For the apprentice, the job is not just about undertaking training that will mean a wage and a start in a construction career. The more I learn about how good employers train and mentor, the more I realise that it is so much more: a quality ‘learning based’ apprenticeship serves a very important role in building self-worth and a strong character, which will have a huge impact on what happens to that individual in their future.
At ABBTF, we hang our hats on the phrase ‘My Future Freedom’ in promoting bricklaying because we believe that for the right person it can be everything you want out of life. However, I do concede that top-notch training and the life opportunities provided by the employer and the rest of the team are vitally important in shaping the apprentice’s future.
It can start with the purpose that an apprenticeship can put into a life – the incentive to turn up, on-time each day to fulfil a responsibility to mates and the team on the job. Reliance on each other is learned quickly – if genuine respect and care is shown. It’s also about the quality of training, mentoring and skills that all team members invest in the apprentice. By their actions an appreciation is built for the time invested and as a result it makes the trainee more likely to do the same for others, on and off the job.
Most bosses are very understanding of problems apprentices might have – they’ve been there before – so a lot can be shared on site, helping the young apprentice deal with work, home, relationship issues and so on. Imagine being in a job where no-one cared about your development and welfare? It’s a hard road on your own and not surprising that some young ones don’t last on the job. Most employers are good mentors, recognise youthful quirks and meet their responsibilities of the joint apprenticeship arrangement they’ve entered into. ABBTF Resources can help.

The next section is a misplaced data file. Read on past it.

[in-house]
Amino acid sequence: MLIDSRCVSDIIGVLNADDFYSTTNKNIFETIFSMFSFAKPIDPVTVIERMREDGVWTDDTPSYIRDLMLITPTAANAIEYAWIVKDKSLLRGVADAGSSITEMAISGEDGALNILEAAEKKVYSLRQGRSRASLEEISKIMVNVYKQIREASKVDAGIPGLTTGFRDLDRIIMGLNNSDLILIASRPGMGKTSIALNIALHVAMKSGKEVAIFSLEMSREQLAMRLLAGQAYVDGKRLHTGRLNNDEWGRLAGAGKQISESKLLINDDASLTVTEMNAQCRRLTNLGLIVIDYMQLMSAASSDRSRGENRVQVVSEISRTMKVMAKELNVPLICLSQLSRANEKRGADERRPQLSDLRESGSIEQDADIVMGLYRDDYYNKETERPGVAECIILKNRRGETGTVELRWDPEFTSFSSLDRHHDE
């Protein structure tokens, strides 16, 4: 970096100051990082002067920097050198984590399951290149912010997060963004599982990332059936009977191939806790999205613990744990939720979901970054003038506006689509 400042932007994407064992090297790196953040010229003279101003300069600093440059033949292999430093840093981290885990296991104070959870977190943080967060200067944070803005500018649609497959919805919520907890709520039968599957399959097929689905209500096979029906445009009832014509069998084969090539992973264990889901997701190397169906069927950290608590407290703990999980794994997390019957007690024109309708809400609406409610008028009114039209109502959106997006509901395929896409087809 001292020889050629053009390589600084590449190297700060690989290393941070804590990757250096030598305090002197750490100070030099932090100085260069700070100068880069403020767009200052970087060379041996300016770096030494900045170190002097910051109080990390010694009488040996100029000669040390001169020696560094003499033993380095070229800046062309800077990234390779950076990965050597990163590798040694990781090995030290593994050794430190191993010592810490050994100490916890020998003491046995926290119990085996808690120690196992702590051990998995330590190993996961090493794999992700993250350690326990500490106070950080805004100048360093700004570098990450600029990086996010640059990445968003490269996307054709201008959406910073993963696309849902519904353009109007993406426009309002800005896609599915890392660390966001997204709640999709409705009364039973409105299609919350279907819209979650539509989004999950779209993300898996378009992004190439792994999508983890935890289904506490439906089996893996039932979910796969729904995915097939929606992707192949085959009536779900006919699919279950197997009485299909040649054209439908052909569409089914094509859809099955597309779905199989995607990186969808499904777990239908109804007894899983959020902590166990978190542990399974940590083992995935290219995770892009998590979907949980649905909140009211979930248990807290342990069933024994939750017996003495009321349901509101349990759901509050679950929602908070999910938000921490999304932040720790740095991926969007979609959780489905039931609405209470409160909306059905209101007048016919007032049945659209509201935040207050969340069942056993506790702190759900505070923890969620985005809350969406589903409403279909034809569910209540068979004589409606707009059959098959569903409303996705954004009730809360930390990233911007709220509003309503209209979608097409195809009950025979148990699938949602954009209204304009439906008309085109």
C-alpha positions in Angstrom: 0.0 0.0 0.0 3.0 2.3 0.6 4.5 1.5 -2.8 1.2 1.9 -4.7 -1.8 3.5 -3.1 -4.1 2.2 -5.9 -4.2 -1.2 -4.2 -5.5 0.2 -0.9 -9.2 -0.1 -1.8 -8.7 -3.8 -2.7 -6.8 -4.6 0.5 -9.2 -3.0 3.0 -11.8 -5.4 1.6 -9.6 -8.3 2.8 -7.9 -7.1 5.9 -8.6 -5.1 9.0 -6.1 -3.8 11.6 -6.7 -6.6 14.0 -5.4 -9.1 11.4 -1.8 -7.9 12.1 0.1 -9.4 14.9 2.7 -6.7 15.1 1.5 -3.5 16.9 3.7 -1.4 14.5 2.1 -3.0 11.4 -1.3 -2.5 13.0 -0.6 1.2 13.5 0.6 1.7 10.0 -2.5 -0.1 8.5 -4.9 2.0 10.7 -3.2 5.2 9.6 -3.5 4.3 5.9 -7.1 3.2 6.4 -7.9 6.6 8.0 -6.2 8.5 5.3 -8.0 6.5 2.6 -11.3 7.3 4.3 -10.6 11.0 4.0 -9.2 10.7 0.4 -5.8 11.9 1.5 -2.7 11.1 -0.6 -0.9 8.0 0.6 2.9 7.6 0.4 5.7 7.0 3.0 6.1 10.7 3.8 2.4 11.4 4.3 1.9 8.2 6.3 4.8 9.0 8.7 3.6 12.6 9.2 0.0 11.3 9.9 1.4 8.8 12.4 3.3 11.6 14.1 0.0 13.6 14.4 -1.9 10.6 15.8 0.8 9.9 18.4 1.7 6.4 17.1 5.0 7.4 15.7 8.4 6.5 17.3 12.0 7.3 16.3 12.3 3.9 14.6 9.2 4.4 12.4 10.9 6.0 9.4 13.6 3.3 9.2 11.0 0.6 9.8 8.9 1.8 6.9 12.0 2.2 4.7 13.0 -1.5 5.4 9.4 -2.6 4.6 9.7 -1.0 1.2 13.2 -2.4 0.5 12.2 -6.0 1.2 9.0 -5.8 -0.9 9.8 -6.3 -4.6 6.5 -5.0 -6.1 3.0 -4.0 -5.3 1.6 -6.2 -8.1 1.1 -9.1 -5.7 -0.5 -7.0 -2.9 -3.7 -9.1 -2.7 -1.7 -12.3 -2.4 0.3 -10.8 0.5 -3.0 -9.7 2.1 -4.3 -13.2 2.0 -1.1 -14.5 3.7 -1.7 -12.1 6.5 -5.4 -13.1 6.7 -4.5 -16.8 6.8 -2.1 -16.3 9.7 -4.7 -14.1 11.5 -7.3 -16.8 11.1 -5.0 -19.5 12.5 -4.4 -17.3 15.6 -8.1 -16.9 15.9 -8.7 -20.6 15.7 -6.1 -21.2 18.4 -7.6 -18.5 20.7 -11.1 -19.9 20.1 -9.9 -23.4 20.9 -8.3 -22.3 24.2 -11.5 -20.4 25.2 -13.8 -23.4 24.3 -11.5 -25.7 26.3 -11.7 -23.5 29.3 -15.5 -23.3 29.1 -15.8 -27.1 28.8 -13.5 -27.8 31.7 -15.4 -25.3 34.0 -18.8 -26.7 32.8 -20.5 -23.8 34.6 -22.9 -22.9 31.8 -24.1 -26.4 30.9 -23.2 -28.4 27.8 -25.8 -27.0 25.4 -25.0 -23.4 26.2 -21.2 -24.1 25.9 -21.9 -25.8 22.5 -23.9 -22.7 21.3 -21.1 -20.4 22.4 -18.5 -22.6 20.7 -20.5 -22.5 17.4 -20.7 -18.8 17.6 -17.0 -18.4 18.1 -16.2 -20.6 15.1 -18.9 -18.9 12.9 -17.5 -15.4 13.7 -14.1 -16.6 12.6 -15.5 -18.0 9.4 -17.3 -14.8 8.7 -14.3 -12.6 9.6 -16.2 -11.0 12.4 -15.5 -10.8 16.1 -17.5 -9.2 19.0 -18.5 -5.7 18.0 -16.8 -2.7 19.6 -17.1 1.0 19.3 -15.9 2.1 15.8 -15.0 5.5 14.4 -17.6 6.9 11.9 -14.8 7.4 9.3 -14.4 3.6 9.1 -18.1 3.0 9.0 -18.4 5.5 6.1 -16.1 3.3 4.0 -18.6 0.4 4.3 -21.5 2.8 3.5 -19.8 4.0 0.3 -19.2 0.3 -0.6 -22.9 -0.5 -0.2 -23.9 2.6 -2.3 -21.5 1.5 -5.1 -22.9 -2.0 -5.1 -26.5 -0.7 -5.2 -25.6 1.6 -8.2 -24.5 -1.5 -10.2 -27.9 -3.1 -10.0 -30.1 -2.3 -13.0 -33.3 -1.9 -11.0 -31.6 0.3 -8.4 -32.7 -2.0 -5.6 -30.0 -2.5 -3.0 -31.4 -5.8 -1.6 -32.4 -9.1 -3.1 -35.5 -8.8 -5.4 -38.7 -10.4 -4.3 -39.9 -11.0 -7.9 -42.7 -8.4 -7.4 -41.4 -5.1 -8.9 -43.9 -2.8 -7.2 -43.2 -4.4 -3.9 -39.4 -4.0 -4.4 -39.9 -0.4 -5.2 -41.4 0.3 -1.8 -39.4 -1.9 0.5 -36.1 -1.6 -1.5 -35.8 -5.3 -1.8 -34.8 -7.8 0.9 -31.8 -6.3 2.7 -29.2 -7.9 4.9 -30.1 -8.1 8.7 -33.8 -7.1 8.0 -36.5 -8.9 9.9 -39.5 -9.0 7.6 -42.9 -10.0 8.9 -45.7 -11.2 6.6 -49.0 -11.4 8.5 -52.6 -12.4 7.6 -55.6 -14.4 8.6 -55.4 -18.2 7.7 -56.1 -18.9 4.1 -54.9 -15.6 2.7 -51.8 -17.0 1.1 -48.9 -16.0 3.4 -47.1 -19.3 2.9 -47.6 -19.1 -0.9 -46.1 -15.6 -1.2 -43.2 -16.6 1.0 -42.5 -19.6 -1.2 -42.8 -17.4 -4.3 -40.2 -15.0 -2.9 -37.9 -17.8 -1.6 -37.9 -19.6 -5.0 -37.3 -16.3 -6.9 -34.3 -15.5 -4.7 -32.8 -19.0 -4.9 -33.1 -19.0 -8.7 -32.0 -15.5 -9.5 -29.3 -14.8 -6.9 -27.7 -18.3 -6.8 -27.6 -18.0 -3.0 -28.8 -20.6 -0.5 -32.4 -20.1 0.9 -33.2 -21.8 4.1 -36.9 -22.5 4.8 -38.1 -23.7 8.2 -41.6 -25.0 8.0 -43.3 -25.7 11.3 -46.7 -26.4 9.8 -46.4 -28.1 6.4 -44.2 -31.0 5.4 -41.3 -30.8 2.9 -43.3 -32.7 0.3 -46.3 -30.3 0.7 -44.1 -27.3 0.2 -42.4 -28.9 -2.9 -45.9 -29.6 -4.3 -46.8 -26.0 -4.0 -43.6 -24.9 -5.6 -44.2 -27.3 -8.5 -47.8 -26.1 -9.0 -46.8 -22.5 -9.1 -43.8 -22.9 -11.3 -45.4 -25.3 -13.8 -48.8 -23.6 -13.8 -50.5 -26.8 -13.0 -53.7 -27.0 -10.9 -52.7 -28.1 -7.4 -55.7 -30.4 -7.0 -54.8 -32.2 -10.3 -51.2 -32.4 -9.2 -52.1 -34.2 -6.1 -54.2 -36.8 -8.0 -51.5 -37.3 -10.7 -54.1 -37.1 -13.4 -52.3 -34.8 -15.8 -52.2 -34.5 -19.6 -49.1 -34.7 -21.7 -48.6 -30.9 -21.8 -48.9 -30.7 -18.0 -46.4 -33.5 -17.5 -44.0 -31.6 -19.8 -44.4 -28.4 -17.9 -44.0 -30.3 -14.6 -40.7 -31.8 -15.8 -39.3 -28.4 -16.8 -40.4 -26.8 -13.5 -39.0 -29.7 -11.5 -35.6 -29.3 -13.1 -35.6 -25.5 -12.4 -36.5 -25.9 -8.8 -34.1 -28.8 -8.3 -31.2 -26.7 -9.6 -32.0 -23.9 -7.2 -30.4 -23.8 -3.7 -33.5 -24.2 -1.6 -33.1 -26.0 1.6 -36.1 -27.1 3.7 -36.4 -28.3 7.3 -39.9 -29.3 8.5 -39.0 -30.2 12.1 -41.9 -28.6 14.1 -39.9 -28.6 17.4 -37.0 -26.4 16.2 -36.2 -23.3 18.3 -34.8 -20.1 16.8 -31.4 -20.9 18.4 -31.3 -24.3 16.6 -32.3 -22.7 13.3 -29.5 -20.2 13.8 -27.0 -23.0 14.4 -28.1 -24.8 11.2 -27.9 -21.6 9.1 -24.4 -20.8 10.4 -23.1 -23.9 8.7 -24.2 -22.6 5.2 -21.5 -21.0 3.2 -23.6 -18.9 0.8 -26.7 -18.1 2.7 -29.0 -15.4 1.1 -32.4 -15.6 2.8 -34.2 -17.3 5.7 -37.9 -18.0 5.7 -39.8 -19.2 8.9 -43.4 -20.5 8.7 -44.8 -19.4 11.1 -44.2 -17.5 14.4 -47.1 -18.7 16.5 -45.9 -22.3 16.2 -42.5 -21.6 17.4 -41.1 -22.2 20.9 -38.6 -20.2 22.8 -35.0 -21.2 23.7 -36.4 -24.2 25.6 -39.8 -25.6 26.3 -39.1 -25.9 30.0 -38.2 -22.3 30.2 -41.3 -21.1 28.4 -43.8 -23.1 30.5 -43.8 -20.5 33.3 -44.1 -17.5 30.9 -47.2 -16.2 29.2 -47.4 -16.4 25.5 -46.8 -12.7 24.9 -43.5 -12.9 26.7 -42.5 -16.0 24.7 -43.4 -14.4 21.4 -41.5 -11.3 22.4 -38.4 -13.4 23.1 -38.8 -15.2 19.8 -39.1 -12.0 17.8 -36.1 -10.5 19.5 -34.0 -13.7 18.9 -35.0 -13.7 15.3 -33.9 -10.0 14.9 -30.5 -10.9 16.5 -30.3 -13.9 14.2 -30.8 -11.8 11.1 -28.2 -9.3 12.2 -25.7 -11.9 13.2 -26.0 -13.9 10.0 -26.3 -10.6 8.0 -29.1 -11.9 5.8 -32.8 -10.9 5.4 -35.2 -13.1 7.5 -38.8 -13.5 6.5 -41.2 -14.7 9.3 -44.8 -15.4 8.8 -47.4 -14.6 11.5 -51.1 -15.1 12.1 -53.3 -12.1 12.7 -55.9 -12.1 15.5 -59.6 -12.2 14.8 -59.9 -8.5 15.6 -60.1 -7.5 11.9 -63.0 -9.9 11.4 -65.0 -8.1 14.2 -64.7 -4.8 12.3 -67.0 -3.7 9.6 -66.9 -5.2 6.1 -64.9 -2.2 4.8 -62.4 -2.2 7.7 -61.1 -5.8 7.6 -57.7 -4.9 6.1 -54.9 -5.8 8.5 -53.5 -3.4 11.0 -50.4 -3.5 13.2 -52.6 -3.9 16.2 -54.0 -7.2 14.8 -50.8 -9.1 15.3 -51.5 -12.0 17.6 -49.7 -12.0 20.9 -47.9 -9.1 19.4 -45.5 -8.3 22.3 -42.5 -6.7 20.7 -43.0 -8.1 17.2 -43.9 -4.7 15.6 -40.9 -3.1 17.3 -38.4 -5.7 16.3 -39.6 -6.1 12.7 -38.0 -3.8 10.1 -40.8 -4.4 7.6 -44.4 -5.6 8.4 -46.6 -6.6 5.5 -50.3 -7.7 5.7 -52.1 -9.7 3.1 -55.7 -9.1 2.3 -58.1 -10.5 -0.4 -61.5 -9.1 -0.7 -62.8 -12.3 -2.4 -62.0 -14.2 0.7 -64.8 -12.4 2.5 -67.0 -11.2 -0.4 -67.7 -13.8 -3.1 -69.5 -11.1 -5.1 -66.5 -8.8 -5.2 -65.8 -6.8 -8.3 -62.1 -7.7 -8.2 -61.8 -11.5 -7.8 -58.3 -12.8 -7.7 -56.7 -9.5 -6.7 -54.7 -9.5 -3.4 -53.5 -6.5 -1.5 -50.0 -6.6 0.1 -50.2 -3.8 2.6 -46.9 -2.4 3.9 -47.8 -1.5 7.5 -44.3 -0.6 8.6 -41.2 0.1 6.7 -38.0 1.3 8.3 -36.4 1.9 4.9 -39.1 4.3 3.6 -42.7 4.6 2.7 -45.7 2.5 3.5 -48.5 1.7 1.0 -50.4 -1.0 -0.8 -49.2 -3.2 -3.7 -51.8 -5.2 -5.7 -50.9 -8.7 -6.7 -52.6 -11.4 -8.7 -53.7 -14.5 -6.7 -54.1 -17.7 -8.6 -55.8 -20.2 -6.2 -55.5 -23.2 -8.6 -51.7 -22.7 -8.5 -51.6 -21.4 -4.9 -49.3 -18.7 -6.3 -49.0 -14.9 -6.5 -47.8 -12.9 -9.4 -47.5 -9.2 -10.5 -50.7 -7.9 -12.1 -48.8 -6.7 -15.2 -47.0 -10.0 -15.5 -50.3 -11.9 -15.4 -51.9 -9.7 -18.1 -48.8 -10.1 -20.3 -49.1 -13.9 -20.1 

Quality training and mentoring means completion rates as high as 90 per cent.
Recently, the Sydney Morning Herald, NSW, carried a story titled ‘Apprenticeships can improve mental health’. It reported on a local study which showed how effective quality training and mentoring can be to boost apprenticeship completion rates – which are about 50% in bricklaying and many other trades.
Study leader Professor John Buchanan said companies that provide quality training and mentoring have completion rates as high as 90 per cent.
The study from the NCVER, Beyond mentoring: social support structures for young Australian carpentry apprentices looked at the best apprenticeship training schemes in the Australian carpentry trade and found work-based mentoring and social support could help prevent mental health problems, or detect them early. The study included small businesses and larger companies including Hutchinson Builders, Fairbrother Pty Ltd, Barangaroo Skills Exchange and East Coast Apprenticeships.
The research found that quality apprenticeships were not something that could be simply “added on” as a separate program. Quality on-the-job learning and informal and peer-based mentoring was found to be more effective.
“An effective social structure support isn’t something you bolt onto the side of something,” Professor Buchanan said. “When you look at the apprenticeship system the things that really provide the support are not the arrangements that are funded by the Commonwealth Government. It is the quality of the day-in-day-out arrangements that merge skill development and personal development.
“When people turned up on the job people took notice of them and respected them and listened to their requests for help, offered insights in how to become more competent on the job and if problems emerged, helped them solve them. They felt safe to ask for guidance.”